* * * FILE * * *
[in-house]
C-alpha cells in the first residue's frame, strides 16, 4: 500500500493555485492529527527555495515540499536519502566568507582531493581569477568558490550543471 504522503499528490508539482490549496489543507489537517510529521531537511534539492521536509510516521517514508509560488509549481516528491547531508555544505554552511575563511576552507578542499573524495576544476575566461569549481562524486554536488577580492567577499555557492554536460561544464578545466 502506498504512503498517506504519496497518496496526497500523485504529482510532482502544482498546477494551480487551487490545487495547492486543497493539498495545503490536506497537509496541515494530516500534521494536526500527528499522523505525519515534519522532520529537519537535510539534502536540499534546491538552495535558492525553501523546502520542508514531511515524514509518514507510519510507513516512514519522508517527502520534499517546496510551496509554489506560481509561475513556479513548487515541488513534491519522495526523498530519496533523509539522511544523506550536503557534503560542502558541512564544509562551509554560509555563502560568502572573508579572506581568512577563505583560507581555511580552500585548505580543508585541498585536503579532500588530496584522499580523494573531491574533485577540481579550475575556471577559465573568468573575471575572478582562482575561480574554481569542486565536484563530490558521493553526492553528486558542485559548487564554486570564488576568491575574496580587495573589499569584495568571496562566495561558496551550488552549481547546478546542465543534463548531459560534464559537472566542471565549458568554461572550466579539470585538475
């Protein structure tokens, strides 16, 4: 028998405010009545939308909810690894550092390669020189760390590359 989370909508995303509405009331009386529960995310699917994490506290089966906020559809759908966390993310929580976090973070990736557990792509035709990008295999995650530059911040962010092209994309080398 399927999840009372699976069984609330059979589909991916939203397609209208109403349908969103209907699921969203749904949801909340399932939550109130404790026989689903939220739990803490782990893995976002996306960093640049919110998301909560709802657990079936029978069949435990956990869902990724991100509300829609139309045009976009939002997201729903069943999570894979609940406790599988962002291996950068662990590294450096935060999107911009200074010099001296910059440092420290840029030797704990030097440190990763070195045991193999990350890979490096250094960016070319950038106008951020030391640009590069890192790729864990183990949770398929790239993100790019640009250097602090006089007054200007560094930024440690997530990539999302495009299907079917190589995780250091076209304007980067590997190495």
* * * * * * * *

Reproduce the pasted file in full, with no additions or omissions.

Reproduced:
[in-house]
C-alpha cells in the first residue's frame, strides 16, 4: 500500500493555485492529527527555495515540499536519502566568507582531493581569477568558490550543471 504522503499528490508539482490549496489543507489537517510529521531537511534539492521536509510516521517514508509560488509549481516528491547531508555544505554552511575563511576552507578542499573524495576544476575566461569549481562524486554536488577580492567577499555557492554536460561544464578545466 502506498504512503498517506504519496497518496496526497500523485504529482510532482502544482498546477494551480487551487490545487495547492486543497493539498495545503490536506497537509496541515494530516500534521494536526500527528499522523505525519515534519522532520529537519537535510539534502536540499534546491538552495535558492525553501523546502520542508514531511515524514509518514507510519510507513516512514519522508517527502520534499517546496510551496509554489506560481509561475513556479513548487515541488513534491519522495526523498530519496533523509539522511544523506550536503557534503560542502558541512564544509562551509554560509555563502560568502572573508579572506581568512577563505583560507581555511580552500585548505580543508585541498585536503579532500588530496584522499580523494573531491574533485577540481579550475575556471577559465573568468573575471575572478582562482575561480574554481569542486565536484563530490558521493553526492553528486558542485559548487564554486570564488576568491575574496580587495573589499569584495568571496562566495561558496551550488552549481547546478546542465543534463548531459560534464559537472566542471565549458568554461572550466579539470585538475
């Protein structure tokens, strides 16, 4: 028998405010009545939308909810690894550092390669020189760390590359 989370909508995303509405009331009386529960995310699917994490506290089966906020559809759908966390993310929580976090973070990736557990792509035709990008295999995650530059911040962010092209994309080398 399927999840009372699976069984609330059979589909991916939203397609209208109403349908969103209907699921969203749904949801909340399932939550109130404790026989689903939220739990803490782990893995976002996306960093640049919110998301909560709802657990079936029978069949435990956990869902990724991100509300829609139309045009976009939002997201729903069943999570894979609940406790599988962002291996950068662990590294450096935060999107911009200074010099001296910059440092420290840029030797704990030097440190990763070195045991193999990350890979490096250094960016070319950038106008951020030391640009590069890192790729864990183990949770398929790239993100790019640009250097602090006089007054200007560094930024440690997530990539999302495009299907079917190589995780250091076209304007980067590997190495």